As the many posts on this newsgroup regarding the subject have confirmed, there has been enormous coverage of the abuse of Iraqi prisoners, mostly at the hands of a segment of guards from one National Guard unit that certainly had leadership and discipline problems.
However, we tend to forget that the military, like our nation's police departments, and other public service organizations, are a slice of the American population. Let's try a little simple math. First, take the total number of US troops serving in Operation Iraqi Freedom during the time these abuses occurred. Then run that up against the number of servicemen and women involved in the Iraqi prisoner abuse. You can do your own math so I can't be accused of skewing the numbers but you will find the percentage to be miniscule. Now take the total population of the United States and bounce it up against all the violent crimes committed against persons nationwide during the same timeframe. Again, you do the math yourself but I think you already know what you'll find??.the percentage is SUBSTANTIALLY higher. You see, the military, in spite of a couple shitheads and such, holds itself to an astronomically higher standard and is much better than the society from which its members are drawn.
Yes, we all know all about the prisoner abuse; how could we not since it has led off almost every TV news broadcast for the last couple weeks. And, of course, some of our honorable Congressmen and women have almost wrestled each other for the television reporters microphones so they can make their pronouncements of shock, outrage and disgust. However, I'm about to show you another side of our military; a side that gets little in the way of publicity or positive pronouncements from our good Congressmen and women, or most anyone else, for that matter. Please read the item below, from the Marine Corps webpage and come away with a different perspective......................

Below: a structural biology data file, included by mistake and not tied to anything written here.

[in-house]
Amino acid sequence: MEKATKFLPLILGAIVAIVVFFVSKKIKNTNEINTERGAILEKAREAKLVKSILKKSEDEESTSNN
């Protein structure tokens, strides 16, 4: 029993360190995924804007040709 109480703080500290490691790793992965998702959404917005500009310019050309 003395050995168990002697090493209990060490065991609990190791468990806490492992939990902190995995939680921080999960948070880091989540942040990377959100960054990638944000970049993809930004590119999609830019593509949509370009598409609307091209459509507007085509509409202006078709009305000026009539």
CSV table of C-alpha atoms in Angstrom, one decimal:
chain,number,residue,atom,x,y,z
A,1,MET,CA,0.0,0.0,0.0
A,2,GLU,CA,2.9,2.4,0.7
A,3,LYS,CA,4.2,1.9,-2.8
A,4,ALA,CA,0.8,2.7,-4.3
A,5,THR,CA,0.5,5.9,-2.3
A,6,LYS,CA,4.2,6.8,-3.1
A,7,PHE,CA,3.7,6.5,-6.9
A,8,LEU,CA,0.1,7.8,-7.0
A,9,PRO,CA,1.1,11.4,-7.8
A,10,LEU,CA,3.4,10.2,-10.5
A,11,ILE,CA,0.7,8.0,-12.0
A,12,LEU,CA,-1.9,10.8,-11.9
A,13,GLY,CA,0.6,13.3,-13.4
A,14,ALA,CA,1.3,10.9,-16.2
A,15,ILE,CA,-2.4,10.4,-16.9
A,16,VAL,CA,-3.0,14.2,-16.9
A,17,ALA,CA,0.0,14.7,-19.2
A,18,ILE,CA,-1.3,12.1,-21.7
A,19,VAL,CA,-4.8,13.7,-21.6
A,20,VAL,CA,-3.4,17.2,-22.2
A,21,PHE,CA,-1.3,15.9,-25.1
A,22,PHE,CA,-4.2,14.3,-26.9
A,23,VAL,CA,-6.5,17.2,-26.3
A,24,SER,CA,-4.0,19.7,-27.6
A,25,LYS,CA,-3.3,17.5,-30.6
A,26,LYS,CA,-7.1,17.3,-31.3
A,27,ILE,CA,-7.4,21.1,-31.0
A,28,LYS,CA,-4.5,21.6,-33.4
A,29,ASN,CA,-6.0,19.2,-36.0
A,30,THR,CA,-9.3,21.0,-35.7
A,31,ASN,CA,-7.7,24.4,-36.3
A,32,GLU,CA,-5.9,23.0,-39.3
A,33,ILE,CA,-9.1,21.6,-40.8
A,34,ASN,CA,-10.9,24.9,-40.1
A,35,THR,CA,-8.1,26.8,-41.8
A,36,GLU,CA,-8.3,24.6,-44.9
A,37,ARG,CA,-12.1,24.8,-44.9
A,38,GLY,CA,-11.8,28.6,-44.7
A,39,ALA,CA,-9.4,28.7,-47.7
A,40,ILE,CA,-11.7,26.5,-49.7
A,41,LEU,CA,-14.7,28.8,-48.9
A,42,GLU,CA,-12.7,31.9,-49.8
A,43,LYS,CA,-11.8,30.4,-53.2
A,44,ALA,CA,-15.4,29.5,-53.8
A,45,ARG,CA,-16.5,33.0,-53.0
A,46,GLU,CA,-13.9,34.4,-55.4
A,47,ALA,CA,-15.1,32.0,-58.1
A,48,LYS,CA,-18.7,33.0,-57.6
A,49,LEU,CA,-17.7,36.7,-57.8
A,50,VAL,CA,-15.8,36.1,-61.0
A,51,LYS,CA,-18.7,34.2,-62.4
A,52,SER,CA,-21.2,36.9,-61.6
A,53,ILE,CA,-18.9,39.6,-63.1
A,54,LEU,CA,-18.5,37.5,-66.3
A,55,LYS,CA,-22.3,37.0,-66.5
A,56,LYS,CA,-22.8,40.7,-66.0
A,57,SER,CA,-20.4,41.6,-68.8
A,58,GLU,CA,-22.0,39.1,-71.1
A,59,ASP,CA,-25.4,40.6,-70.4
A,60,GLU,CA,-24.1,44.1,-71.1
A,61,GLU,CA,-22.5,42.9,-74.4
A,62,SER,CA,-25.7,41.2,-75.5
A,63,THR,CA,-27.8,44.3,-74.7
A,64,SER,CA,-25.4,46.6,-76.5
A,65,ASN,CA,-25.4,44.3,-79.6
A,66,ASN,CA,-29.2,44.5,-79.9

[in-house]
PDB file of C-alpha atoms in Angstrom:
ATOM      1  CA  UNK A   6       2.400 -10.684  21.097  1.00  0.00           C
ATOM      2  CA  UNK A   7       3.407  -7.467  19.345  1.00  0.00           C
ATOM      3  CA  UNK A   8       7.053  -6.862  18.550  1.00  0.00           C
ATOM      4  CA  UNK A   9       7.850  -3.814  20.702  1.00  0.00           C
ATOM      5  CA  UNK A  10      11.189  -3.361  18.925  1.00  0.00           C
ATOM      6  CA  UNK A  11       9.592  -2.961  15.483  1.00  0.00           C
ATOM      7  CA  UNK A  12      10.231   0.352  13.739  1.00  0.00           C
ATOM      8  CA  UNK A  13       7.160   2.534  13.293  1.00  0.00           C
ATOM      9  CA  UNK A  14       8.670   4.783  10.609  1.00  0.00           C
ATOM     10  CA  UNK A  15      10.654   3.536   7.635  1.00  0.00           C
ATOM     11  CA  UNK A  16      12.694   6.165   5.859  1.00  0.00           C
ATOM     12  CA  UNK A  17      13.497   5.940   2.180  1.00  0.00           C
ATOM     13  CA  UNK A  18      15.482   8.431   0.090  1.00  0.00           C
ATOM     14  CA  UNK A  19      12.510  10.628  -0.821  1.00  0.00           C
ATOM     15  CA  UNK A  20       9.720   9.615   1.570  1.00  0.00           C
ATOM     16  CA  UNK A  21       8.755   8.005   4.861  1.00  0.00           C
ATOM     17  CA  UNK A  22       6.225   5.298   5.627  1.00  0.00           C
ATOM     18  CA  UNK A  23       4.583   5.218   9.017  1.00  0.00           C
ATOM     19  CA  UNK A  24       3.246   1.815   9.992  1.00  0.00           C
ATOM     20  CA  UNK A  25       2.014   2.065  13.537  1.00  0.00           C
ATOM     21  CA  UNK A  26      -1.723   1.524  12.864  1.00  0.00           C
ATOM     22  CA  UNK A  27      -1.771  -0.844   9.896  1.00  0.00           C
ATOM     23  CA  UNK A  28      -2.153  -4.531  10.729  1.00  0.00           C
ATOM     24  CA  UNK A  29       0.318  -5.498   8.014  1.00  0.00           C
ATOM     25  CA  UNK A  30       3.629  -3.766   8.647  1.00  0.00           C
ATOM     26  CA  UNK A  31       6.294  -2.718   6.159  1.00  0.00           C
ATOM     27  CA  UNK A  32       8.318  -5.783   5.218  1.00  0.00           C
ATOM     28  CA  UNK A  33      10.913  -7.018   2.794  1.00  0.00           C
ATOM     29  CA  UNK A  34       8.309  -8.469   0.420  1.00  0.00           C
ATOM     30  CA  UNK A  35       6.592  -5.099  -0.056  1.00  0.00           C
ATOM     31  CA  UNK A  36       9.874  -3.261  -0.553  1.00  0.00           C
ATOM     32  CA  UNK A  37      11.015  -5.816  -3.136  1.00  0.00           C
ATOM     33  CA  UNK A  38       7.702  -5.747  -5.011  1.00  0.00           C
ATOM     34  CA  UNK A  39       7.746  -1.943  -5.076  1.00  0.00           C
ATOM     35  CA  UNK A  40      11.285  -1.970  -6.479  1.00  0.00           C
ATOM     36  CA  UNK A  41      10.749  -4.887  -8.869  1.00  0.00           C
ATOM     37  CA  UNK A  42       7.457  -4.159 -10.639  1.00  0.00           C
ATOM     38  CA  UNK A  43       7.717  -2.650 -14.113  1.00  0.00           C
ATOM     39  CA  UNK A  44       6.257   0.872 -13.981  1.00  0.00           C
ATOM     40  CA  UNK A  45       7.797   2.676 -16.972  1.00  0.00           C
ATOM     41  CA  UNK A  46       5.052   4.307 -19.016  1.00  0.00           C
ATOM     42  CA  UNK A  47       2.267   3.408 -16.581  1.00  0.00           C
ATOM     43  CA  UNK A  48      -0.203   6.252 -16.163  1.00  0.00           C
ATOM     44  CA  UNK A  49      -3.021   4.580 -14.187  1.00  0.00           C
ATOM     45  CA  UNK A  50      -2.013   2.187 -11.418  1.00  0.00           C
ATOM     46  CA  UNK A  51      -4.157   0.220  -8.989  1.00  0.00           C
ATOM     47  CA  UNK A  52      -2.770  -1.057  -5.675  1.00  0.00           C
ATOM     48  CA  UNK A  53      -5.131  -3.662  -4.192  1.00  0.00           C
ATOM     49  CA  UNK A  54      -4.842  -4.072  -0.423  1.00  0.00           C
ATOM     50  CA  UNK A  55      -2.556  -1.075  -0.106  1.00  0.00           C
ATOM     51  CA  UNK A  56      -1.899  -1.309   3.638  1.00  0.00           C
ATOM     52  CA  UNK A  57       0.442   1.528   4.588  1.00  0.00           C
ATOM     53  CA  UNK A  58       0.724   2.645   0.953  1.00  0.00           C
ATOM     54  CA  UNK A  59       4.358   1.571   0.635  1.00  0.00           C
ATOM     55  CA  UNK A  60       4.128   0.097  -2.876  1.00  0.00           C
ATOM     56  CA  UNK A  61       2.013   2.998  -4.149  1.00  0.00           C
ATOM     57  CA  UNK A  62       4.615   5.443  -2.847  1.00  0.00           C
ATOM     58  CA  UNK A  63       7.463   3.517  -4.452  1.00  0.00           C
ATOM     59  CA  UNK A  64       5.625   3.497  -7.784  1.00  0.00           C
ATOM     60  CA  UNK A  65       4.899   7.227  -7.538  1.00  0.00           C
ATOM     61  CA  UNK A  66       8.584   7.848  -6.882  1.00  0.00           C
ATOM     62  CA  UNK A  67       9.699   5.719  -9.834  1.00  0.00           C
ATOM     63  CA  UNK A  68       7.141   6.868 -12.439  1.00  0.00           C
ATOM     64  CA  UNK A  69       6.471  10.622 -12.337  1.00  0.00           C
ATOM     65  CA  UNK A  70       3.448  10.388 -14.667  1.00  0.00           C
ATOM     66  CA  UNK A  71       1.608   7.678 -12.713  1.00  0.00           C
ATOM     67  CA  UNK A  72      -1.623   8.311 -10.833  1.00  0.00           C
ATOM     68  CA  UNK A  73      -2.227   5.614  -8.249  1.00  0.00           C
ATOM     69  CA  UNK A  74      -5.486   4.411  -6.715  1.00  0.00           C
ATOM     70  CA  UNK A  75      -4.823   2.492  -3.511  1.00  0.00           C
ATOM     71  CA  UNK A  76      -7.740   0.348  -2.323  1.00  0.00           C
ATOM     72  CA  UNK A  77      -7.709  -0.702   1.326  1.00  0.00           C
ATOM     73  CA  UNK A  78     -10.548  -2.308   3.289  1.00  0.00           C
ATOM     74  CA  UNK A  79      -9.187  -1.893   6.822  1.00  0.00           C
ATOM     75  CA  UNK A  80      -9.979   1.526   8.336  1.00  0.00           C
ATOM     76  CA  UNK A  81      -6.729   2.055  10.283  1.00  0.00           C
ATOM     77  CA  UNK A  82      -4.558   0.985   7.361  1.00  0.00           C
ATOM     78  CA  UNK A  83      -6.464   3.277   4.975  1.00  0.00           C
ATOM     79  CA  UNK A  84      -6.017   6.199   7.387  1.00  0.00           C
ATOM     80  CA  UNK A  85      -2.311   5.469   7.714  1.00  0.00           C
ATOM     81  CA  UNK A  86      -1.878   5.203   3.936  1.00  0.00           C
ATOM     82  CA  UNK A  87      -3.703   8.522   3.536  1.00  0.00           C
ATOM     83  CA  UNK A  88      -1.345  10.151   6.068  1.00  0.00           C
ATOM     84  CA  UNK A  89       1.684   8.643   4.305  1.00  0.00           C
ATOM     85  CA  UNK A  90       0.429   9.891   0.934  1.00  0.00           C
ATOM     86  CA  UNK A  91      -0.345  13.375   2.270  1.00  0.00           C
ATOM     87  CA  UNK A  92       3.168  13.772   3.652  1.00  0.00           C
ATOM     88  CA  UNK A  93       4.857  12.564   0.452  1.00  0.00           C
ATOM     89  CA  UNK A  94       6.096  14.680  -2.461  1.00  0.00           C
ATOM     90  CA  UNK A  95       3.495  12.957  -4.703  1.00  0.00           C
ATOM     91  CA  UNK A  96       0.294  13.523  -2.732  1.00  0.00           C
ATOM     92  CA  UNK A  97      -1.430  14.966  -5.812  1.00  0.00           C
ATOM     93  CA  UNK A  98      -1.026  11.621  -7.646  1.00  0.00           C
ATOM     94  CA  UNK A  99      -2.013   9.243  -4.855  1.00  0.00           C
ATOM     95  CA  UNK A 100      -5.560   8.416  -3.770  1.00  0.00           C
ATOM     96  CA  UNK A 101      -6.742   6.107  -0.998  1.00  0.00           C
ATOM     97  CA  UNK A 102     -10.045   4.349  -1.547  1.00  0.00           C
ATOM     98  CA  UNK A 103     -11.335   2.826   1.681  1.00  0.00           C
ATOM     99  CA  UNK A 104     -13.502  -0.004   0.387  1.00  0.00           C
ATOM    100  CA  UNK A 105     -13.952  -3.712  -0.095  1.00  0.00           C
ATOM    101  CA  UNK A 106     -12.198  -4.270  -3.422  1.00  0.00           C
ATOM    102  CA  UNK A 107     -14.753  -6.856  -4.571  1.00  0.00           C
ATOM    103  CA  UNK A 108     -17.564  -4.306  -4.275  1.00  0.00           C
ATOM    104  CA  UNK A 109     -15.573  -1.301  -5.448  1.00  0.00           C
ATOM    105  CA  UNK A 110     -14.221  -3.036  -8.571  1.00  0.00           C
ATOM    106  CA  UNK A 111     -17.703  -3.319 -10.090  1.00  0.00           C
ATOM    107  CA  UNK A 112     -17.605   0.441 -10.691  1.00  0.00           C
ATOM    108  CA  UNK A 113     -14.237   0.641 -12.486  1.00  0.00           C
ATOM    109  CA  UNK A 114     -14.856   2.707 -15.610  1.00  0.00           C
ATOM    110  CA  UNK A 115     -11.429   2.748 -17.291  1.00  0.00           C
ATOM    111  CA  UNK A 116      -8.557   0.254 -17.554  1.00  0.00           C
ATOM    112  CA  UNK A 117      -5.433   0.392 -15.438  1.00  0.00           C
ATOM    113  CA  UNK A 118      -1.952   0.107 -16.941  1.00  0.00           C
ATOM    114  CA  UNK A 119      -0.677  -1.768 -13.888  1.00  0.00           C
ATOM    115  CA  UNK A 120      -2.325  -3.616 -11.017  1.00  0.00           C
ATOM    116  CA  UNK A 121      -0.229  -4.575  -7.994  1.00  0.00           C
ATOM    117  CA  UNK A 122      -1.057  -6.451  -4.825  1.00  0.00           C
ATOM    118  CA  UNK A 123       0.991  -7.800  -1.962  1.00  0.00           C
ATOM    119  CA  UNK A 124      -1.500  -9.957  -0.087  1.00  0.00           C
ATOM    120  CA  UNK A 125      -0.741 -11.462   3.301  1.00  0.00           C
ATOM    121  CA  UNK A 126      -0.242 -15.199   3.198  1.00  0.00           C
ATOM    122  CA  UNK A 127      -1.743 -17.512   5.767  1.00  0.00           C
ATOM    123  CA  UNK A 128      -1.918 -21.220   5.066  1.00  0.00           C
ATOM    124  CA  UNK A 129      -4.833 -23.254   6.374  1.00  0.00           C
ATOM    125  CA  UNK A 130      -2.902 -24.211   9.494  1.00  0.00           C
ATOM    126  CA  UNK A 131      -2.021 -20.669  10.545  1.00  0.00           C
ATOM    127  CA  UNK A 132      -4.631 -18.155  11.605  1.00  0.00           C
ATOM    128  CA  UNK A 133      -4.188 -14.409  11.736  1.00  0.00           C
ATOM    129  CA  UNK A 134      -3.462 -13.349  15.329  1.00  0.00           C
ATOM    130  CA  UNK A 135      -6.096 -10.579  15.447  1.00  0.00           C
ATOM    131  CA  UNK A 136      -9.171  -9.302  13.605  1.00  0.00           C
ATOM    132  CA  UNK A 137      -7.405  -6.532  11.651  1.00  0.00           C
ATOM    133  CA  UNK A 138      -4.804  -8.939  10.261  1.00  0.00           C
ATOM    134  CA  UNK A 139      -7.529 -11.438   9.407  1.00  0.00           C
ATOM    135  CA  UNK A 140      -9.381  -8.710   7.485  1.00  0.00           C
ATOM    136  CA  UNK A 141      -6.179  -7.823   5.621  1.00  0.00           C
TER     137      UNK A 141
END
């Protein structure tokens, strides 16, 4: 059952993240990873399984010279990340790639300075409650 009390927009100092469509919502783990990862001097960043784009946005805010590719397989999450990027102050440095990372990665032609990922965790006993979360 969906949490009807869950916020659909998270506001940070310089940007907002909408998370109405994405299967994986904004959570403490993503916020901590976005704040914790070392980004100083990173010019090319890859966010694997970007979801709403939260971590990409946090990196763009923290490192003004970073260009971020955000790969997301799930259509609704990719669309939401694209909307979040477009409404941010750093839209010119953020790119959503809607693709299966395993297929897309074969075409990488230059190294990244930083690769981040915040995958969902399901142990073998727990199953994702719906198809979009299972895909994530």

MARINE CORPS BASE CAMP PENDLETON, Calif.(May 6, 2004) -- Marine Capt. Brian R. Chontosh received the Navy Cross Medal from the Commandant of the United States Marine Corps, Gen. Michael W. Hagee, during an awards ceremony Thursday at Marine Corps Air Ground Combat Training Center, Twentynine Palms, Calif.
Three other Marines received medals for valor at the same ceremony.
Chontosh, 29, from Rochester, N.Y. , received the Naval Service's second highest award for extraordinary heroism while serving as Combined Anti-Armor Platoon Commander, Weapons Company, 3rd Battalion, 5th Marine Regiment, 1st Marine Division, 1st Marine Expeditionary Force, in support of Operation Iraqi Freedom March 25, 2003.
While leading his platoon north on Highway 1 toward Ad Diwaniyah, Chontosh's platoon moved into a coordinated ambush of mortars, rocket propelled grenades and automatic weapons fire. With coalition tanks blocking the road ahead, he realized his platoon was caught in a kill zone.
He had his driver move the vehicle through a breach along his flank, where he was immediately taken under fire from an entrenched machine gun. Without hesitation, Chontosh ordered the driver to advance directly at the enemy position enabling his .50 caliber machine gunner to silence the enemy.
He then directed his driver into the enemy trench, where he exited his vehicle and began to clear the trench with an M16A2 service rifle and 9 millimeter pistol. His ammunition depleted, Chontosh, with complete disregard for his safety, twice picked up discarded enemy rifles and continued his ferocious attack.
When a Marine following him found an enemy rocket propelled grenade launcher, Chontosh used it to destroy yet another group of enemy soldiers.
When his audacious attack ended, he had cleared over 200 meters of the enemy trench, killing more than 20 enemy soldiers and wounding several others.
"They are the reflection of the Marine Corps type who's service to the Marine Corps and country is held above their own safety and lives," said Gen. Hagee, commenting on the four Marines who received medals during the ceremony. "I'm proud to be here awarding the second highest and third highest awards for bravery to these great Marines."
"These four Marines are a reflection of every Marine and sailor in this great battalion," said Sergeant Major of the Marine Corps, Sgt. Maj. John L. Estrada.
"The world would be a much simpler place if every one could pick and choose their obligations, but we can't and we shouldn't." Major Charles W. Whittlesey